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Thread: Edge/Flush Trimming Jigs

  1. #1
    Join Date
    Nov 2013
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    Edge/Flush Trimming Jigs

    I have an upcoming project involving of A LOT of plywood panels with applied hardwood edging that will need to be flush trimmed. I know there are a bunch of different ways to do this and I have used several different methods in the past. Im interested in building a jig to make the whole process more efficient, so show me your favorite jigs!
    There is a very fine line between hobby and mental illness. - Dave Barry

  2. #2
    Join Date
    Sep 2010
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    For me the best is simply a piece of flat 3/4" ply, mounted to the table saw fence vertically about an inch above the table.
    Position the fence so the blade is under the plywood and flush with the edge. Pass the piece on edge, nosing down and flip it around to do both sides.

    You can set up the same thing on a router table.

  3. #3
    Join Date
    Mar 2003
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    No jig. Flush trim bit in a palm router. Clamp the panel vertical so that the router can stand on the banding. Hold the router near the base to avoid tilting it.

  4. #4
    Join Date
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    Dave Zellers is onto it. I do the same, except the jig is router table mounted. Quick to fabricate; easy to use.

  5. #5
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    Quote Originally Posted by Dave Zellers View Post
    For me the best is simply a piece of flat 3/4" ply, mounted to the table saw fence vertically about an inch above the table.
    Position the fence so the blade is under the plywood and flush with the edge. Pass the piece on edge, nosing down and flip it around to do both sides.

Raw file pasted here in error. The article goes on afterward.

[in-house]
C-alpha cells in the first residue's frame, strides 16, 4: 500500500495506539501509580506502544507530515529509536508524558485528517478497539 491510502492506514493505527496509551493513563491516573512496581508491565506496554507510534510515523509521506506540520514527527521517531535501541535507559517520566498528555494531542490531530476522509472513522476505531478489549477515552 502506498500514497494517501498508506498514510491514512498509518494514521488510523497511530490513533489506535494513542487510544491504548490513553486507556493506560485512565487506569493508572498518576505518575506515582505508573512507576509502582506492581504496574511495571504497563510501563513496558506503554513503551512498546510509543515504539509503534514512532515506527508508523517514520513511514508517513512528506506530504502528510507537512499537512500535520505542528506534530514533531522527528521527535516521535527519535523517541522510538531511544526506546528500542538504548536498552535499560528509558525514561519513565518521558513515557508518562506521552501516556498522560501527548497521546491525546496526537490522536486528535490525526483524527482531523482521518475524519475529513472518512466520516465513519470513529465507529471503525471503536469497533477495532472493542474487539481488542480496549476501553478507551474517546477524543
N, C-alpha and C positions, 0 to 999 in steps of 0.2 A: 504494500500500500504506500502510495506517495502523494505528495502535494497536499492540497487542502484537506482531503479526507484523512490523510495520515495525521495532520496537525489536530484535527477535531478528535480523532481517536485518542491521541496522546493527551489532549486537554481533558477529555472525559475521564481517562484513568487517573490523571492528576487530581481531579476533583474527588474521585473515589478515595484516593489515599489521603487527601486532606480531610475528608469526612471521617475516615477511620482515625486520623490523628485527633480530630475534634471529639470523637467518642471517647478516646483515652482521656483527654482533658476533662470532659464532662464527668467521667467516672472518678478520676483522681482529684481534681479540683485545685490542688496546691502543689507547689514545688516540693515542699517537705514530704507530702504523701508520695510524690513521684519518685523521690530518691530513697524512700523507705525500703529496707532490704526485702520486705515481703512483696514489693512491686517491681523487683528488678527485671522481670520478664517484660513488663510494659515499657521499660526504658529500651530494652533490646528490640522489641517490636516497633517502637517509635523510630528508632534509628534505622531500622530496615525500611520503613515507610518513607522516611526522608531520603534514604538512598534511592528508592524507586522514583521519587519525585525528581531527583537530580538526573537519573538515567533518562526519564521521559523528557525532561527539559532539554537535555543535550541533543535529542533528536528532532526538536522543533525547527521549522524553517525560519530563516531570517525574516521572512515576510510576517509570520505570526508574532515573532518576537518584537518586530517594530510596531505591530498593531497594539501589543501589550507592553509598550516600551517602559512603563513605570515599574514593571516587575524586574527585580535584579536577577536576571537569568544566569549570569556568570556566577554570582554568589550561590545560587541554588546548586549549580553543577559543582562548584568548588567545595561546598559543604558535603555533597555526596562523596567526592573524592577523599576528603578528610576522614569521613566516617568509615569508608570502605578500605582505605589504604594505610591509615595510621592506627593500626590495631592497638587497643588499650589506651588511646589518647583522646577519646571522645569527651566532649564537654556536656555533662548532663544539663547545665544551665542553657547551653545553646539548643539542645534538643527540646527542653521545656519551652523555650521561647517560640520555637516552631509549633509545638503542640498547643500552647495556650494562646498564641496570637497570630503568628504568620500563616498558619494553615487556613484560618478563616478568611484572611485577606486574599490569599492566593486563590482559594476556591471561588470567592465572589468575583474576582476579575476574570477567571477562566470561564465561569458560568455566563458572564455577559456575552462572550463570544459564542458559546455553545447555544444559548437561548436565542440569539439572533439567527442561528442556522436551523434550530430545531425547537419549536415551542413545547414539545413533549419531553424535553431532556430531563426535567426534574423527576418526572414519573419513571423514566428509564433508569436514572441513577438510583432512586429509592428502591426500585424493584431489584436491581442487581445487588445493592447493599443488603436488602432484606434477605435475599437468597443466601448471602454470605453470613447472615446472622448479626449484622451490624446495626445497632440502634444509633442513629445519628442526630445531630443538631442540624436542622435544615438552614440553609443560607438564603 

You can set up the same thing on a router table.
    This can work if the plywood is straight. If the plywood is curved (as so much seems to be these days), the blade is going to not be flush at some part of the run. That's why I use a bearing-guided flush trim router bit. It stays flush to the ply's face even if the play is warped.

  6. #6
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    Quote Originally Posted by Jamie Buxton View Post
    This can work if the plywood is straight. If the plywood is curved (as so much seems to be these days), the blade is going to not be flush at some part of the run. That's why I use a bearing-guided flush trim router bit. It stays flush to the ply's face even if the play is warped.
    Yes- good point. I've always had trouble keeping the router from tipping. I've never done this but on a router table you could pad out the tall fence right above the bit which would allow for some curve in the ply. Also use a bit with a bottom bearing.

  7. #7
    Join Date
    Nov 2007
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    I just did a project with plywood and oak edging. I saw a review fir the FastCap Little Lipper and bought it. It worked great with my DeWalt trim router. I always had struggled trimming the edging and this was fantastic.